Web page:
ASPEN, Colo. - "There's an African proverb that says, 'If you want to go quick, go alone. If you want to go far, go together.' We have to go far quickly," former Vice President Al Gore told a packed, rapt house at the Benedict Music Tent Wednesday. With many scientists pointing to a window of less than 10 years to moderate the effects of global warming, he said, meaningful change is still possible, but "It is a race."
The size of the climate problem? Worldwide atmospheric carbon has jumped from 280 to 383 parts per million in the last century; the polar icecaps are melting three times faster than anyone's direst prediction; China is on the verge of surpassing the United States for greenhouse gas emissions; bark beetles and wildfires are sweeping across Western forests; temperatures are climbing, sea levels rising, glaciers vanishing. By some estimates, humans must pull 30 gigatons of carbon from the atmosphere to have a shot at reversing such effects.
"What we're facing worldwide really is a planetary emergency," Gore said. "I'm optimistic, but we're losing this battle badly."
Gore, interviewed by business luminary John Doerr, spoke at the Aspen Institute's Greentech Innovation Network summit -- a gathering of world innovators hoping to boost the development of green technologies.
It's going to take a 90-percent decrease in carbon emissions from developed fossil fuel guzzlers like the U.S. and a 50-percent decrease worldwide to get a handle on the problem, Gore said -- changes that will take major leaps of political will far beyond what current politicians see as feasible. That reduction, which would be mandated by a world-wide treaty, could happen through carbon taxes, cap and trade, technological innovations, and energy conservation and efficiency, he continued, as long as it is accompanied by a major grassroots public shift to sustain it at the level necessary.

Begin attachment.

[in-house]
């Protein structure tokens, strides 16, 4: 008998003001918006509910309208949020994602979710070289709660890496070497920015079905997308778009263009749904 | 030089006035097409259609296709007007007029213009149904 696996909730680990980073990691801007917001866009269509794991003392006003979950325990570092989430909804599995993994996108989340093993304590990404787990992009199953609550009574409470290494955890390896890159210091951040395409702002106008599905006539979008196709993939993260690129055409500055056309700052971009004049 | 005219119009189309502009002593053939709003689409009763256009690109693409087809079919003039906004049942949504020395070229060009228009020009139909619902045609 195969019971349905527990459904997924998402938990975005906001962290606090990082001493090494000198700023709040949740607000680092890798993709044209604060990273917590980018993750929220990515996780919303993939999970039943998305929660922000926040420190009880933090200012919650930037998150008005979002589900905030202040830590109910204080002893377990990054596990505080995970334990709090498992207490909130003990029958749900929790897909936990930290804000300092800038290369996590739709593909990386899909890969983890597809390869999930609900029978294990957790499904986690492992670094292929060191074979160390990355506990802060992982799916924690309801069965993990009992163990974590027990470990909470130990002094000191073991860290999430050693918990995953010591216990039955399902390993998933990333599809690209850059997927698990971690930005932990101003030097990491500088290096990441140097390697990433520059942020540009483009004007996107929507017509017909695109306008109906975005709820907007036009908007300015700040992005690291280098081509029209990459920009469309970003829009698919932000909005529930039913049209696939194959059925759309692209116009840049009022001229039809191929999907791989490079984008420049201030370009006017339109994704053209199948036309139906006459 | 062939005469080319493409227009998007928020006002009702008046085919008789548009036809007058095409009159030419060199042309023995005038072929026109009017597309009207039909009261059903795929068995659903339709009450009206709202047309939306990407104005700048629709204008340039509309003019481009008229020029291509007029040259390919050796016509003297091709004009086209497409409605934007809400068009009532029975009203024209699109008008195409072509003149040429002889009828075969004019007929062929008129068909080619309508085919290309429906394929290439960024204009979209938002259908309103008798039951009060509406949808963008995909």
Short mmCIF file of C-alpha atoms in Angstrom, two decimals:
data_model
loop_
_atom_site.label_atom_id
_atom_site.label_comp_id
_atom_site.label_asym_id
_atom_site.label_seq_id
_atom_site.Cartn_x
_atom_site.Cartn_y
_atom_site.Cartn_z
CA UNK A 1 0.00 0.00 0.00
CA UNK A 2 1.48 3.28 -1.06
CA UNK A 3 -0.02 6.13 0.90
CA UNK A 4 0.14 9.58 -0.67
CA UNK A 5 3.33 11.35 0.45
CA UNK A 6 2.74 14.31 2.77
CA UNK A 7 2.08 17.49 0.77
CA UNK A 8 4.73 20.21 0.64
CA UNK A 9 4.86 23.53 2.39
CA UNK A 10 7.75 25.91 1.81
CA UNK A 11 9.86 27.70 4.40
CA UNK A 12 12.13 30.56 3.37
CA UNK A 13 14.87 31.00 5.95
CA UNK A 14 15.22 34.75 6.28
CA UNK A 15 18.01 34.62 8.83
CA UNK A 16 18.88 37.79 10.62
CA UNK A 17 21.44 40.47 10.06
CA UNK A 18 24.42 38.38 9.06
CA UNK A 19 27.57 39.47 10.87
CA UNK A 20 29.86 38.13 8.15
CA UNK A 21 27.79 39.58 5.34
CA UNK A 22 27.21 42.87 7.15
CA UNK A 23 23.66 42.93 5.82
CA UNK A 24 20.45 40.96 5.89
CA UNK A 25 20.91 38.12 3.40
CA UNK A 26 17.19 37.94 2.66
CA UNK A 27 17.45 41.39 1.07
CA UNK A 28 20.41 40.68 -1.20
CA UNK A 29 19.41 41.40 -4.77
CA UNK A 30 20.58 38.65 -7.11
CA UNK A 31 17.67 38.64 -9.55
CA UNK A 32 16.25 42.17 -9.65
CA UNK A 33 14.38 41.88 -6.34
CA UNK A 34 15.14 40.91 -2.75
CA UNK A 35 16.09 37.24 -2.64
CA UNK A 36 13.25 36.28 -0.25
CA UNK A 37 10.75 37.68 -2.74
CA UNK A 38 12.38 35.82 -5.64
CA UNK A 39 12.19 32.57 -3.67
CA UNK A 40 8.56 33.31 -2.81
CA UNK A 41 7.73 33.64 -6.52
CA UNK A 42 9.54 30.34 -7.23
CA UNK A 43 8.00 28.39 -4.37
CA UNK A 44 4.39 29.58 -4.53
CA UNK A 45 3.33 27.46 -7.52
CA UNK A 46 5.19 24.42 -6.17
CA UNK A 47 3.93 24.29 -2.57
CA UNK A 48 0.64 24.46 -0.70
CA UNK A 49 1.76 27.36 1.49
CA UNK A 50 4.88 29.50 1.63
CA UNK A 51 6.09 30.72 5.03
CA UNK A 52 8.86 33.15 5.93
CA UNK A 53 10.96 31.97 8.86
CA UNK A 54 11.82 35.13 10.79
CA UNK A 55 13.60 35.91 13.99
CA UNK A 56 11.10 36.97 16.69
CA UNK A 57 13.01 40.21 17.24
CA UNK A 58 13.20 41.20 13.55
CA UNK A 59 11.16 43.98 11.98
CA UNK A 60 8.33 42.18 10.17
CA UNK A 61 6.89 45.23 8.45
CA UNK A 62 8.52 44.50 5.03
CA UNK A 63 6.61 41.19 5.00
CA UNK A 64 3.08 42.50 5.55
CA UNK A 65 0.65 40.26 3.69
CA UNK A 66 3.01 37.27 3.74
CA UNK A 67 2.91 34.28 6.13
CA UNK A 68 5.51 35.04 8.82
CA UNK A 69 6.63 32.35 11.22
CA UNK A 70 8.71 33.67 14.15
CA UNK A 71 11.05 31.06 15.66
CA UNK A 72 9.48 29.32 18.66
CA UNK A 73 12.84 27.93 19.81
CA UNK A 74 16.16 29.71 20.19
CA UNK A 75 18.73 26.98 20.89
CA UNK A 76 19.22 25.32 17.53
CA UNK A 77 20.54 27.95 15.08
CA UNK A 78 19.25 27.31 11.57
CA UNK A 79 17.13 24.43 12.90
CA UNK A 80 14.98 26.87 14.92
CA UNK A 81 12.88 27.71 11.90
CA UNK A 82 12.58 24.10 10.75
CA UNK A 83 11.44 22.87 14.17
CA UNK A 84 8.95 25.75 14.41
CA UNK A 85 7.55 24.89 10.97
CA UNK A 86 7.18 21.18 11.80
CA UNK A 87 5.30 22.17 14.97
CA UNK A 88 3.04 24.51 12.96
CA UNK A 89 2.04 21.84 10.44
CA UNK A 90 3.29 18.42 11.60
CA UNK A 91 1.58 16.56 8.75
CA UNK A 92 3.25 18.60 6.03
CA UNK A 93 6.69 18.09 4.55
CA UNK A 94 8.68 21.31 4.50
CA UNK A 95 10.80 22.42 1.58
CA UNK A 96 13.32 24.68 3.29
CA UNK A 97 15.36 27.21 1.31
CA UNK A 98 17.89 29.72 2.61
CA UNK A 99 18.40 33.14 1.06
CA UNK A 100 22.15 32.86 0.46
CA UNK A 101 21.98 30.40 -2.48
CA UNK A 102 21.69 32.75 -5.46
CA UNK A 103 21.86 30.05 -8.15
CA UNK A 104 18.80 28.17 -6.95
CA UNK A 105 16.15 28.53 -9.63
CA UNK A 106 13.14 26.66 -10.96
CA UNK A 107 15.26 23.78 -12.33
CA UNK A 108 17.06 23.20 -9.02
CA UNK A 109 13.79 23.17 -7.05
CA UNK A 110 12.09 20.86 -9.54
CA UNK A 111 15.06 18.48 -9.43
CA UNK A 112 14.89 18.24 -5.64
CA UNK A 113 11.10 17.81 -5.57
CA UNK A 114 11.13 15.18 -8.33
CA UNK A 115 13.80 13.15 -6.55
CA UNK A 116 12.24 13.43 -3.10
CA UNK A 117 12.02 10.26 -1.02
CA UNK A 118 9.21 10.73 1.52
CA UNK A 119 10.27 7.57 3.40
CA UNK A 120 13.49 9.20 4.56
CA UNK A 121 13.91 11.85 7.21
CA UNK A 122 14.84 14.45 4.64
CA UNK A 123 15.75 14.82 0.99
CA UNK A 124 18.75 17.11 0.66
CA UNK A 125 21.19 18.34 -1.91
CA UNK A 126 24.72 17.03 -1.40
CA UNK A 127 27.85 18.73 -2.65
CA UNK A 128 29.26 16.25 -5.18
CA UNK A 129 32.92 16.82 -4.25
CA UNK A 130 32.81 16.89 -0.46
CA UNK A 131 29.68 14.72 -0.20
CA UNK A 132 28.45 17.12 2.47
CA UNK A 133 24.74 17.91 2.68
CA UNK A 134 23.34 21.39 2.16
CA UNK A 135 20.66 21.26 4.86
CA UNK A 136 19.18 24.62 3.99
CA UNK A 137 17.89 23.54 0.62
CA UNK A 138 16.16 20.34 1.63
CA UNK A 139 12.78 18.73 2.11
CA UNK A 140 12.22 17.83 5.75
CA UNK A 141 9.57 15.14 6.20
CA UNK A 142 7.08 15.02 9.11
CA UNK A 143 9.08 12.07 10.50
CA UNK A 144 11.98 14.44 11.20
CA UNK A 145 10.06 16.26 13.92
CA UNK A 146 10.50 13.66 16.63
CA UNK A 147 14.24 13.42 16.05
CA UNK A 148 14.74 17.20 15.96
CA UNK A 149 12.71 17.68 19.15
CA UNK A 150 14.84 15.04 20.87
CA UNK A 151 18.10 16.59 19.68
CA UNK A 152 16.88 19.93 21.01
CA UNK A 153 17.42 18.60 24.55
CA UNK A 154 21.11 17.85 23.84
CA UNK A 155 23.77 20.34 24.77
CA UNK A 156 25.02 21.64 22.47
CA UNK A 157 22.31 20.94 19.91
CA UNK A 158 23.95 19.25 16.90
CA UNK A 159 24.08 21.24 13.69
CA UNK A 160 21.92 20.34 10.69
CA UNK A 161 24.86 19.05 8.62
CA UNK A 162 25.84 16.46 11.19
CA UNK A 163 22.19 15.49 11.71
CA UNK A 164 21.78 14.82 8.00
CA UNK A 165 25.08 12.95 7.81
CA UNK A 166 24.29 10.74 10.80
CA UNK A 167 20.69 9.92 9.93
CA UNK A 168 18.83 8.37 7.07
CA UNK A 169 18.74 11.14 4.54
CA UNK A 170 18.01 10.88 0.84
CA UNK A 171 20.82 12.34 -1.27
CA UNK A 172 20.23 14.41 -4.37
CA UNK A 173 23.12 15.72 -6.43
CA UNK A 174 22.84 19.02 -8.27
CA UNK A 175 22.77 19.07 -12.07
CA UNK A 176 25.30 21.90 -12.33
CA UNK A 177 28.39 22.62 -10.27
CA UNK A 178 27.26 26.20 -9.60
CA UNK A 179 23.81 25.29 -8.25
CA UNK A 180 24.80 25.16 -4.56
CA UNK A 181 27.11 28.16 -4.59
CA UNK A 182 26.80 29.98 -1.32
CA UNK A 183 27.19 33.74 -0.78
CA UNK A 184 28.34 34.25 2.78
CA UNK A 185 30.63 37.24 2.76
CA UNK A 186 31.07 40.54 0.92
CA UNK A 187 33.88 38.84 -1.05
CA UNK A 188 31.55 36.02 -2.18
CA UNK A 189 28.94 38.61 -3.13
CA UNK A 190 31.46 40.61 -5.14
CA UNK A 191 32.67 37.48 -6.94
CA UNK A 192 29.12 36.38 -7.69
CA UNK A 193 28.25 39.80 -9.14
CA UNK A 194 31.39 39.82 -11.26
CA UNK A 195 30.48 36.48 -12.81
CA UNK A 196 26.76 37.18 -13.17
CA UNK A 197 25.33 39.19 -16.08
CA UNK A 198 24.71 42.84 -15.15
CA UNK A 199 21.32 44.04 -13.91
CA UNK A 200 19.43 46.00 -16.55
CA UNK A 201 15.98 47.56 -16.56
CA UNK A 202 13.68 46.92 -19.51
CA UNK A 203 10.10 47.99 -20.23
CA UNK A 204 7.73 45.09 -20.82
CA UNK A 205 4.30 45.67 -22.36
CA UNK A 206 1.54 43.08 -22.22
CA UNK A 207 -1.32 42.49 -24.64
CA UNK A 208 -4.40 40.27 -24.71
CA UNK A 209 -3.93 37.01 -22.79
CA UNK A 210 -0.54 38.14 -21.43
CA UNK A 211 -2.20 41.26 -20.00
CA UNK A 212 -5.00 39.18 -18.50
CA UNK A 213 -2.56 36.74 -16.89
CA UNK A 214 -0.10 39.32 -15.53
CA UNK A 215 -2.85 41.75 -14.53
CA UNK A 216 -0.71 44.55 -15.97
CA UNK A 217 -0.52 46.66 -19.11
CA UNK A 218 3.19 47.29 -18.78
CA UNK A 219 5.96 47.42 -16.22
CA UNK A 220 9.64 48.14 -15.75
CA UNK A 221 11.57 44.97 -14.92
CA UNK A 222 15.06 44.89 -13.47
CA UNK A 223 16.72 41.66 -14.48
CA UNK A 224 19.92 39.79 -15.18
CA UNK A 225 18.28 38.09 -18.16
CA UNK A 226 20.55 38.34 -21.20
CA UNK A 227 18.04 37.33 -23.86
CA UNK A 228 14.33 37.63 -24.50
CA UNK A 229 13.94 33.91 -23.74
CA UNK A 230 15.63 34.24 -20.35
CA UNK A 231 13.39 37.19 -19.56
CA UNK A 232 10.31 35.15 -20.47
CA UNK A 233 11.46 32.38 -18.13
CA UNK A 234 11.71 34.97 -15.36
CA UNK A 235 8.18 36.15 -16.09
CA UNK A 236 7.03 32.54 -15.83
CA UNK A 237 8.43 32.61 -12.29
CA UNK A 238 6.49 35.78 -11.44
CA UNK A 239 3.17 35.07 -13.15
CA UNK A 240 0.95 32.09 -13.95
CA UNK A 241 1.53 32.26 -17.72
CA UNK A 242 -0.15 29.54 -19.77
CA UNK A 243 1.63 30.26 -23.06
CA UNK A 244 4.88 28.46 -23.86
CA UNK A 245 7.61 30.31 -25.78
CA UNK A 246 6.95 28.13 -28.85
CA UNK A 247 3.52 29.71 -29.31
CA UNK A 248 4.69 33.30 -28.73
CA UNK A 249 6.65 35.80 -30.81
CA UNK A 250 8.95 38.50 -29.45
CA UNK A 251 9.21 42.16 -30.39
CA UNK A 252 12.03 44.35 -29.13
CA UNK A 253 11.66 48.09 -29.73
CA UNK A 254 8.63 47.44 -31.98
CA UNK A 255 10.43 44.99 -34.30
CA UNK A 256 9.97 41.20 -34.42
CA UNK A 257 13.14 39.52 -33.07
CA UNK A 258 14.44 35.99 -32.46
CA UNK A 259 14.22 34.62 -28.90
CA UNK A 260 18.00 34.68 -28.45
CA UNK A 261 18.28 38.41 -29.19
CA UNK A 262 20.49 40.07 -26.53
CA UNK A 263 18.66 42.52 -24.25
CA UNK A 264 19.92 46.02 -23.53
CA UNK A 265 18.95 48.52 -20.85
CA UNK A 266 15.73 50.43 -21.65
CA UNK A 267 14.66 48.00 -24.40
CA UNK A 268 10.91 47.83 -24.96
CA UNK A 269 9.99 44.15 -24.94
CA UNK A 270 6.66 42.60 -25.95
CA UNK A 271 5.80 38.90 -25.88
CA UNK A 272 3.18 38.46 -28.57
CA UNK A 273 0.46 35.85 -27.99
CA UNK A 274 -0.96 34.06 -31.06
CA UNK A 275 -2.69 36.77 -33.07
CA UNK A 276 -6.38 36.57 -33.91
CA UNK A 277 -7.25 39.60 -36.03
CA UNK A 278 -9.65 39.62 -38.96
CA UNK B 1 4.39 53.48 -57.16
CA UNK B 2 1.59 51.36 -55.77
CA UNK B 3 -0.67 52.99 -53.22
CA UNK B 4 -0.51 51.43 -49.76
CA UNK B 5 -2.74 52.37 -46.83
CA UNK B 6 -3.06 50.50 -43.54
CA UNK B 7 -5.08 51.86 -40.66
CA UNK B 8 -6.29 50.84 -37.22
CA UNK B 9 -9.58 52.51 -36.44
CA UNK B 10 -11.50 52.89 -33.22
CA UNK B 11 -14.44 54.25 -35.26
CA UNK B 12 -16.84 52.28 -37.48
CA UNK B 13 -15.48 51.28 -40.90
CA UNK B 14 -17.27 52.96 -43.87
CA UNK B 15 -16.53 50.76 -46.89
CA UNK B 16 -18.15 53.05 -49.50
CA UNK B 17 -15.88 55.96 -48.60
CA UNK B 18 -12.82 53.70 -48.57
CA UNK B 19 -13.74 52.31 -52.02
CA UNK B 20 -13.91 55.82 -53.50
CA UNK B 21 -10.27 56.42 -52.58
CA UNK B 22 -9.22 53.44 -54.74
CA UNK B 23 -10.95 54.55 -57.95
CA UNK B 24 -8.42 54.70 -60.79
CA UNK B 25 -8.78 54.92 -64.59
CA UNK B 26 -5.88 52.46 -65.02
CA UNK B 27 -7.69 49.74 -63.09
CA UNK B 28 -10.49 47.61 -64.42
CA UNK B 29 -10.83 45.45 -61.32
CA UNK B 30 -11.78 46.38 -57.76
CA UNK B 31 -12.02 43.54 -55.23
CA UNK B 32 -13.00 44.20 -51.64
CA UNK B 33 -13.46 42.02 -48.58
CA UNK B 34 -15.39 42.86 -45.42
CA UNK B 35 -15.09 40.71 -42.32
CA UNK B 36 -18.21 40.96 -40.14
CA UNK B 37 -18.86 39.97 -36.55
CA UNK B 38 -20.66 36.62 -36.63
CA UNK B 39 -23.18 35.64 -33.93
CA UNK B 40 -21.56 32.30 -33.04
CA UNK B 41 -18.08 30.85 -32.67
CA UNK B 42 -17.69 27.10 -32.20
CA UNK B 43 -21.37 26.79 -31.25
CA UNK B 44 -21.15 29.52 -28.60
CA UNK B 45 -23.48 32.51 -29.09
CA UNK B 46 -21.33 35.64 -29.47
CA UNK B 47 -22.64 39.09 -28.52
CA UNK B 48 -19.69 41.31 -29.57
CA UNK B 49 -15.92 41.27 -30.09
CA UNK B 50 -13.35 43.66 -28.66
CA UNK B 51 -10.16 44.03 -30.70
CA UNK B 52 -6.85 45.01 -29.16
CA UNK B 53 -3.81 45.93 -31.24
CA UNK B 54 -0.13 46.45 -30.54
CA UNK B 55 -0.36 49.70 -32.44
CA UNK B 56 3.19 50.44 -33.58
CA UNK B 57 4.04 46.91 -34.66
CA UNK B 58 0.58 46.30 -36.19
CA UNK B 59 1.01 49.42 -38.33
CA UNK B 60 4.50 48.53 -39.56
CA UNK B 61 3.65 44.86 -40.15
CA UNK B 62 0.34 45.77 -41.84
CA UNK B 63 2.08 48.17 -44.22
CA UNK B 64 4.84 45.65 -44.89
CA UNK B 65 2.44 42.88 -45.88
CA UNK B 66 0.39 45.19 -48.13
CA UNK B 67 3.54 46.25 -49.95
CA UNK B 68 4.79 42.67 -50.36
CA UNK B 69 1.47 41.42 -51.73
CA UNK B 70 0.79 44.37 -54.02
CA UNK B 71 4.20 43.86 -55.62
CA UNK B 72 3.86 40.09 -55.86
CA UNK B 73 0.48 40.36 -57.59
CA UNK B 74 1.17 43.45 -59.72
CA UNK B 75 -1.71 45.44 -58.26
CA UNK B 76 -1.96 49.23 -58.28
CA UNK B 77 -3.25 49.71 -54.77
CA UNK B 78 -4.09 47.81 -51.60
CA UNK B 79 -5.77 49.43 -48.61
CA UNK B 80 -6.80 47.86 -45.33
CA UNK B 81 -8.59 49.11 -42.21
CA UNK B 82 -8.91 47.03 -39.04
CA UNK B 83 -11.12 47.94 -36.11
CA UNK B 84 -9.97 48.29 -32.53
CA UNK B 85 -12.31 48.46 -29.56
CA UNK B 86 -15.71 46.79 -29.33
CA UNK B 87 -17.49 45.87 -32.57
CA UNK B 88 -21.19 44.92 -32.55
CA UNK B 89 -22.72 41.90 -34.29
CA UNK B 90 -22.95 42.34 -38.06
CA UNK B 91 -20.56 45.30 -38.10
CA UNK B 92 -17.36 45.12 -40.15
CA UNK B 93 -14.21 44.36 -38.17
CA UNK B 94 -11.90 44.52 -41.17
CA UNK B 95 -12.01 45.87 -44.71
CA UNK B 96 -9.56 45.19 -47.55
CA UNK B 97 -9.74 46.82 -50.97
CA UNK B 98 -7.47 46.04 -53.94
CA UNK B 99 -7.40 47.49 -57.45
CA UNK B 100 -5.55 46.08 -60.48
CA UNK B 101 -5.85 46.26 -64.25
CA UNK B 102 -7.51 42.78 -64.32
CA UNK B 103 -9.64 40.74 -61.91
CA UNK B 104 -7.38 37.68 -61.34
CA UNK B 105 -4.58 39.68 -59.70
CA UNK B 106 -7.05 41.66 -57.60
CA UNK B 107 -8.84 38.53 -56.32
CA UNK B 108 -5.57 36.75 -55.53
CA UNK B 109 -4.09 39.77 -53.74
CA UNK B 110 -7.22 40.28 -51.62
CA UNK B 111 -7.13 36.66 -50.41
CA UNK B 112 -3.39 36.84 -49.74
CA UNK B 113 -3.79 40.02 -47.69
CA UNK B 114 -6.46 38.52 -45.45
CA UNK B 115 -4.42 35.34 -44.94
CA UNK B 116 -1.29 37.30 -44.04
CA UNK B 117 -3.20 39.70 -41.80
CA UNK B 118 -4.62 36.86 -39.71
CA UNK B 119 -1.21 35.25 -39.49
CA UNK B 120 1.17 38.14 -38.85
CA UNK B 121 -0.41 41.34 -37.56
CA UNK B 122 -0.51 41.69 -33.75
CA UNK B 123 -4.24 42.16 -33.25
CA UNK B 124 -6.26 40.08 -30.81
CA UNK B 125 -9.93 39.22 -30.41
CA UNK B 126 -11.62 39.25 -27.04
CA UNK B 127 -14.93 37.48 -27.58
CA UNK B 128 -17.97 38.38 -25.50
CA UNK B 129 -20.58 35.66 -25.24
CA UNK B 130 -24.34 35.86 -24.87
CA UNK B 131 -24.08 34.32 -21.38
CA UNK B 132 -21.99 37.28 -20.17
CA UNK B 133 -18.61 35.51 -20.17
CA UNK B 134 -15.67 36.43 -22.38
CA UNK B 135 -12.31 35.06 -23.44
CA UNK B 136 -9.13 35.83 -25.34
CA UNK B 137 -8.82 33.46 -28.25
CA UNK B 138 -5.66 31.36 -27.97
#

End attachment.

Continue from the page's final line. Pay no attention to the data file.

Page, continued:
Gore advised the audience to compare the blue orb of the Earth to Venus, where daytime temperatures reach 867 degrees Fahrenheit and it rains sulphuric acid. The two planets have the same amount of carbon, Gore explained, but Venus' just happens to be in the atmosphere, while most of the Earth's is still locked underground. "The habitability of this planet for human beings really is at risk," he said.
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So is there room for optimism faced with the specter of Venus? Gore thinks so, but it's not in the current parade of presidential candidates or the slew of climate-related bills moving through the U.S. legislature -- measures Gore called "baby steps."
"It's going to depend on what's in the hearts and minds of the people," he said, and that's part of the motivation for Gore's recent Live Earth event -- a 24-hour, seven-continent concert series that featured more than 100 musicians hoping to raise awareness of the solutions to global warming. Live Earth reached countless concertgoers, he said, as well as more than 8 million people by Web streaming.
Add to that the fact that Gore has spent 30 years trying to bring the world around to the effects of global climate change, and the last several touring with his slideshow (now the Oscar-winning documentary, "An Inconvenient Truth"), writing books, and teaching 1,400 people worldwide how to deliver the global warming message in several different languages. Next week it will be China, then India.
"It's a different kind of campaign," he noted, one that surpasses what he might be able to accomplish in a bid for the presidency in 2008.
"Dealing with this climate crisis is not only what we have to do, it's our chance to get our act together," he said, pointing to the escalating loss of tropical forests, the crisis in Darfur, the destruction of global fisheries. The problem is so big, any solution must be comprehensive - and it should be a wakeup call. "These are not political problems. They are moral imperatives."
© 2007 Aspen Daily News